The farther stocks fall, the cheaper they get–and the higher the expected long-term return becomes. Unfortunately, that doesn’t mean we don’t have a long way to go on the downside.
There were four massive stock bubbles in the 20th Century: 1901, 1929, 1966, and 2000. During each of these bubble peaks, the S&P 500 neared or exceeded 25X on professor Robert Shiller’s cyclically adjusted P/E ratio.* After the first three of these peaks, the S&P 500 PE did not bottom until it hit 5X-8X. We’re still in the middle of the last one.
The most recent bubble peak, 2000, was by far the most extreme we have ever experienced. In 2000, the S&P 500 by prof. Shiller’s measure exceeded 40X (it had never before exceeded 30X). With the S&P 500 hitting 700 today, the PE has now fallen back to 12X. (See chart above.)
Three major bubbles are not enough historical precedent to confidently conclude where the S&P 500 will bottom this time around, but it seems reasonable to conclude that the trough will be in line with–or below–the preceeding lows (Given that we just had the highest peak in history by a mile, it doesn’t seem absurd to think that we might be headed for the lowest trough in history by a mile.)
So where are we now?
Based on Professor Shiller’s latest numbers, we’re at about a 12X P/E. (Prof. Shiller’s last update was at 805 on the S&P 500, which produced a 14X P/E. Plugging in today’s 700 on the same earnings number, we get about a 12X P/E). The 12X PE compares favourably to the long-term arithmetic average of 16X, but it’s still way above the historical troughs of 5X-8X.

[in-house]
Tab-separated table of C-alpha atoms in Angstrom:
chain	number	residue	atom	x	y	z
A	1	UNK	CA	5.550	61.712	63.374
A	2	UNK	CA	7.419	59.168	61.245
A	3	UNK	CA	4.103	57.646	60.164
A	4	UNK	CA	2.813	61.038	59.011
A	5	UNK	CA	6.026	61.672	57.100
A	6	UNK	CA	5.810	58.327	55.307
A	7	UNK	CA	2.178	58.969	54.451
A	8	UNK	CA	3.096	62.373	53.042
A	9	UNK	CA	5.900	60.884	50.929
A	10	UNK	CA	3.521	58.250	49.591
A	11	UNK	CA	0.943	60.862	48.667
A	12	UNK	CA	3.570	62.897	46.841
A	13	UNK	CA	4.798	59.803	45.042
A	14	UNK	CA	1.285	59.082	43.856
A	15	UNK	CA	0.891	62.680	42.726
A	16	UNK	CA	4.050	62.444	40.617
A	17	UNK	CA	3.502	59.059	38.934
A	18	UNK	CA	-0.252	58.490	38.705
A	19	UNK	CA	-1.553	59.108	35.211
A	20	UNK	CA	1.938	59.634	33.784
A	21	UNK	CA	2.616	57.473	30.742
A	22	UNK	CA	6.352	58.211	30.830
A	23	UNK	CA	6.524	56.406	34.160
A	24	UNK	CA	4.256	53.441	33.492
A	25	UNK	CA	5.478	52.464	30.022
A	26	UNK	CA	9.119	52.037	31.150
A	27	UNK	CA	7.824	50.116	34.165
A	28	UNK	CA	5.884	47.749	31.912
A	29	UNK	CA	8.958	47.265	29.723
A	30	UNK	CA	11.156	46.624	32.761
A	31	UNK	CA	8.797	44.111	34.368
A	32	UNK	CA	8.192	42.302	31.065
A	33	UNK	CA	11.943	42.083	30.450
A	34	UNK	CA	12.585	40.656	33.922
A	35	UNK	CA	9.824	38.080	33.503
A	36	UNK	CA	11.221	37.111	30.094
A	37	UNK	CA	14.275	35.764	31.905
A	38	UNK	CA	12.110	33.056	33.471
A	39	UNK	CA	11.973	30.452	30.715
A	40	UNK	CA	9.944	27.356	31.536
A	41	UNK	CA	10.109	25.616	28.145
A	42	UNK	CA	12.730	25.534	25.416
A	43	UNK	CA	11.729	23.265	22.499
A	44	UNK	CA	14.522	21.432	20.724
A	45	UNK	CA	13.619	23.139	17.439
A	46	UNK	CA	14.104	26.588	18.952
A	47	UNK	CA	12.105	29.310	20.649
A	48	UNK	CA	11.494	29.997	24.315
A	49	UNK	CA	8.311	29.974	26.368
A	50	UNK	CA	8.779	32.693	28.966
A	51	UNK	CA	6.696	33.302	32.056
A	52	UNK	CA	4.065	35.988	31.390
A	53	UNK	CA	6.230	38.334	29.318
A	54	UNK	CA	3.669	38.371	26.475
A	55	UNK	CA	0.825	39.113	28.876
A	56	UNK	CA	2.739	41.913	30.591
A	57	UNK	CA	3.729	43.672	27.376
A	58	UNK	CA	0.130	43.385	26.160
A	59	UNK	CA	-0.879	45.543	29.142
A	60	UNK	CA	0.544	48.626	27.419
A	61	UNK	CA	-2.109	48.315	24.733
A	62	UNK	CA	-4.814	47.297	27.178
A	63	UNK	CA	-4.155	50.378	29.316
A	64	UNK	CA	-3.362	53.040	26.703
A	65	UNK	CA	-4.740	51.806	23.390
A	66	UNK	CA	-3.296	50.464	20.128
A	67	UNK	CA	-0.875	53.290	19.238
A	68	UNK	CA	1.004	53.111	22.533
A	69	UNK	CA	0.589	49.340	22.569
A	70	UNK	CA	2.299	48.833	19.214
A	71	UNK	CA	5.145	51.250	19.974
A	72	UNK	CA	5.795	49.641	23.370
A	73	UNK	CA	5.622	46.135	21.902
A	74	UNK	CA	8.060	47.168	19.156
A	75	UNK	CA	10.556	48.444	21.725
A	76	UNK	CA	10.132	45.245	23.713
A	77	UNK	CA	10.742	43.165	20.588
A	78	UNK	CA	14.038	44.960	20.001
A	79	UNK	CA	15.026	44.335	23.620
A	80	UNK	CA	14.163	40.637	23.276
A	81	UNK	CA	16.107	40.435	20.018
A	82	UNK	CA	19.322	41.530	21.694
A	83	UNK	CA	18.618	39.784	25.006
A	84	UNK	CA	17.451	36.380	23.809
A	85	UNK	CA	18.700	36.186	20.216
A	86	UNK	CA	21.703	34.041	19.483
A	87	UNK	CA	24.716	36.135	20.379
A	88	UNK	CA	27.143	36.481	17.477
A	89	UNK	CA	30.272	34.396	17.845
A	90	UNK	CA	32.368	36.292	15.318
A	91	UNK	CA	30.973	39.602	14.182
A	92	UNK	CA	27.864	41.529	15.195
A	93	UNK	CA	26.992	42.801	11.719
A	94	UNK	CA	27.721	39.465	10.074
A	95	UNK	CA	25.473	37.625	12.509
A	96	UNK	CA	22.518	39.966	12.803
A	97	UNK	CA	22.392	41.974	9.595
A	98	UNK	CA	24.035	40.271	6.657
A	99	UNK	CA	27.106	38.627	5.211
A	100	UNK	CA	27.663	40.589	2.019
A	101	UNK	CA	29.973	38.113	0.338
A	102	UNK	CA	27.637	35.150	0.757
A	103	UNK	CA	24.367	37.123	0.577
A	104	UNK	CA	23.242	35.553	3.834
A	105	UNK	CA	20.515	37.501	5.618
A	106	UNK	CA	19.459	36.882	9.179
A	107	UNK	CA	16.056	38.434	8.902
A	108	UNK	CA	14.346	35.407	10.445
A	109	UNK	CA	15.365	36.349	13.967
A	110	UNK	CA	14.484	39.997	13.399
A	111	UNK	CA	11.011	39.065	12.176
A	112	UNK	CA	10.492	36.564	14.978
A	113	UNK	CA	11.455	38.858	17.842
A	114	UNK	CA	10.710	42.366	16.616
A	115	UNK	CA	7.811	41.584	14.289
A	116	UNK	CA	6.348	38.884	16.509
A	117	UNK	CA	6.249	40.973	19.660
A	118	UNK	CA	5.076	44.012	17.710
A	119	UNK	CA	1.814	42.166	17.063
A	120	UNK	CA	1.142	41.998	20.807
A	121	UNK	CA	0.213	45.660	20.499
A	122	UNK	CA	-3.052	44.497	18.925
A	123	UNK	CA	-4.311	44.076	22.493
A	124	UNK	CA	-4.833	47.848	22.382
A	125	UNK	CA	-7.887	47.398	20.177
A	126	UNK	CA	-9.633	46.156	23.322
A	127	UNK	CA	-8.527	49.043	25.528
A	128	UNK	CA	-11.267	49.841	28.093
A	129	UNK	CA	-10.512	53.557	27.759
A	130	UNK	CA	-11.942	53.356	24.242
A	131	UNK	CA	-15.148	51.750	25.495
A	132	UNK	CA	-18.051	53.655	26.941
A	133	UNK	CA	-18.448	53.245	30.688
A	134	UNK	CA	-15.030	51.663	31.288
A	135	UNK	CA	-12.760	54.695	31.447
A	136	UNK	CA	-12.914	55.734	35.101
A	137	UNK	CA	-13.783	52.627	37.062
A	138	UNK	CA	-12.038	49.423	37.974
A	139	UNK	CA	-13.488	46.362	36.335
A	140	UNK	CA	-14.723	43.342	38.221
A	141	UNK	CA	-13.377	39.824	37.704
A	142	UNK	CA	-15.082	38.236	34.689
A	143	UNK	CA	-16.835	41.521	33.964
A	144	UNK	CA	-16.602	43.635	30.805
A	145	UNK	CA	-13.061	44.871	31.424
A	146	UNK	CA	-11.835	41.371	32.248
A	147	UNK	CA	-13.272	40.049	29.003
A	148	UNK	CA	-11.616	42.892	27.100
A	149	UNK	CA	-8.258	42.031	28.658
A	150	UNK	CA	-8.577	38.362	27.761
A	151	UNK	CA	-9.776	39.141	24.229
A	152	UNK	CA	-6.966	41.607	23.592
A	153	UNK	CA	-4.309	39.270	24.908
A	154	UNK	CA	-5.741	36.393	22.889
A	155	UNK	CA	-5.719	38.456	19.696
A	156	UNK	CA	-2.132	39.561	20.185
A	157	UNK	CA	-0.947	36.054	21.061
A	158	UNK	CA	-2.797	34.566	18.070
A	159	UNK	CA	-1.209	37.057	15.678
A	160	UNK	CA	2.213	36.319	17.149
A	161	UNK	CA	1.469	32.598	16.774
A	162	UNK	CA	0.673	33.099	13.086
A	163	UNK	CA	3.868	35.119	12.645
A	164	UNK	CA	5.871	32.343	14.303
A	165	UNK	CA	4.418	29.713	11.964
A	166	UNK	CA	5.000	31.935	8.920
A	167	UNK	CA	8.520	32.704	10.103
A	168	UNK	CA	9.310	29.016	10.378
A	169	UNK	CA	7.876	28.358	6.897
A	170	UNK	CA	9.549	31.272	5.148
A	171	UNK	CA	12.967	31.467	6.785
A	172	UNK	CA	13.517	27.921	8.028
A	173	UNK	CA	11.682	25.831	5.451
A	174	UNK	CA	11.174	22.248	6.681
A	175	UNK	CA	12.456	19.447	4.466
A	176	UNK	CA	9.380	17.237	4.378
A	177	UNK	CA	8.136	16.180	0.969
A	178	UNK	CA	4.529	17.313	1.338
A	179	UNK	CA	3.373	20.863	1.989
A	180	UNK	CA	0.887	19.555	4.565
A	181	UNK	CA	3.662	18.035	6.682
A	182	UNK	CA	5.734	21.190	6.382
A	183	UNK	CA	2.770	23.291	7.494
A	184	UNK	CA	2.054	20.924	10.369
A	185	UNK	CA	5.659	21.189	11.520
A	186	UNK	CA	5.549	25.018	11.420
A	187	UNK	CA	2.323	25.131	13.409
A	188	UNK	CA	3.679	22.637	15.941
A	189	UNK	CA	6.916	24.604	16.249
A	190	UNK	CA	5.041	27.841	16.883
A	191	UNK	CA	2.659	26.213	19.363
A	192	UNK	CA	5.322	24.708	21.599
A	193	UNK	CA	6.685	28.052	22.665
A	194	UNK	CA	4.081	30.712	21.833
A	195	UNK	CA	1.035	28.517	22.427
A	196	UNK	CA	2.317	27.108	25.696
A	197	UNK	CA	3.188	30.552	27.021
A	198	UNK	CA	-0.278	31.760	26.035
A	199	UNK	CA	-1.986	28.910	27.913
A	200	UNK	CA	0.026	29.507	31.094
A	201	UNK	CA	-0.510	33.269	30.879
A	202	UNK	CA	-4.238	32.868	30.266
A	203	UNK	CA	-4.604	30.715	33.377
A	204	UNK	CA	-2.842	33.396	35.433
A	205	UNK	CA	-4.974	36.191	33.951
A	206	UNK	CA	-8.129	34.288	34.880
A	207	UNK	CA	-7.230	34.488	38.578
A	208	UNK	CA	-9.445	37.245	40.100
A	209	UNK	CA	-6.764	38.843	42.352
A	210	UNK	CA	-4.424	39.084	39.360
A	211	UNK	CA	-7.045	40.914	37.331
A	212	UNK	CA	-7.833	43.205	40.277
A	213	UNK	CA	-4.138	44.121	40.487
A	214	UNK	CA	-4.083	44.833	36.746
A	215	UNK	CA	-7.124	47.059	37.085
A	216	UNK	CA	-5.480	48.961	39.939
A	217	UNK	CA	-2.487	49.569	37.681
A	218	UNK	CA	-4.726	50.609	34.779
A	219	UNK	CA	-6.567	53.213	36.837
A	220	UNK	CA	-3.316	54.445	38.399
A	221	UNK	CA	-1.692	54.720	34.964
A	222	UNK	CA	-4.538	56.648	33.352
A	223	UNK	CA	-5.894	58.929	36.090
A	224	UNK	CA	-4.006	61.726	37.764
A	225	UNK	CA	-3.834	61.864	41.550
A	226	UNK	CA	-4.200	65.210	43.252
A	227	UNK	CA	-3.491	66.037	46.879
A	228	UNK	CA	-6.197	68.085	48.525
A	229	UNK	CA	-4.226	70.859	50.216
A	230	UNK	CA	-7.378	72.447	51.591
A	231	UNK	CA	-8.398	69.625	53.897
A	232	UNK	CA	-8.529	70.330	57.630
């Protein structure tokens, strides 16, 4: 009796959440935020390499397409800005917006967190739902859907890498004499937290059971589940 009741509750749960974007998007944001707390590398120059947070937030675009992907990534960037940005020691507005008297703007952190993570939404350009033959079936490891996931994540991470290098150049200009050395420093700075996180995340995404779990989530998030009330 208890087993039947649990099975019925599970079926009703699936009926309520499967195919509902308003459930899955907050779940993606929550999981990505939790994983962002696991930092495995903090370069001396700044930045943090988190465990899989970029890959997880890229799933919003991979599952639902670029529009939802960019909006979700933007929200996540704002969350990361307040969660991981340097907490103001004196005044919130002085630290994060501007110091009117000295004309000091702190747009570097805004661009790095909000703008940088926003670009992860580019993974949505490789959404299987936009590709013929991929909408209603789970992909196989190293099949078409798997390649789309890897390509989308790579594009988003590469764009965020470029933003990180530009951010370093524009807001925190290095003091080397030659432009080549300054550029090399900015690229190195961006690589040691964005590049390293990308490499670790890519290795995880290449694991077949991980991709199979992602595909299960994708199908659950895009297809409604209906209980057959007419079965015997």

So where would the S&P bottom if we hit the previous trough PE lows? It depends how we get there.
If the stock market stops falling and earnings eventually begin to grow again, we would be close to the bottom: The market could simply move sideways for 5-10 years while earnings growth gradually reduced the PE to the 5X-8X range. This is what happened in the 1970s.
Alternatively, the market could just keep dropping, as it did in the early 1930s.
Using Professor Shiller’s latest earnings data, here’s where the numbers would fall out if the market just kept dropping and 10-year average earnings didn’t grow from today’s level:
P/E S&P 500 Level
8X 460 (highest previous trough low)
7X 400 (average previous trough low)
5X 300 (lowest previous trough low)
In short, if the S&P fell straight to the high-end of its previous trough range (8X PE, or 460), it would fall another 35% from today’s level (700)
If the S&P fell straight to the low-end of its previous trough range (5X PE, or 300), it would fall another 55+% from today’s level.
Here’s hoping we don’t set a new low on the downside.
* Shiller’s “cyclically adjusted” PE takes an average of 10 years of S&P 500 earnings instead of using a single year’s. Why? Because the business cycle makes single-year earnings misleading. In boom times, profit margins are high, and P/Es look artificially low (and stocks look misleadingly cheap). In busts, profit margins collapse, and P/Es look artificially high (and stocks look misleadingly expensive–as is the case this year). Shiller’s cyclically-adjusted PE mutes the effect of the business cycle and, therefore, provides a much more informative and predictive PE ratio.
Here’s a link to Professor Shiller’s site, where you can download an Excel spreadsheet with all of the S&P 500 data >
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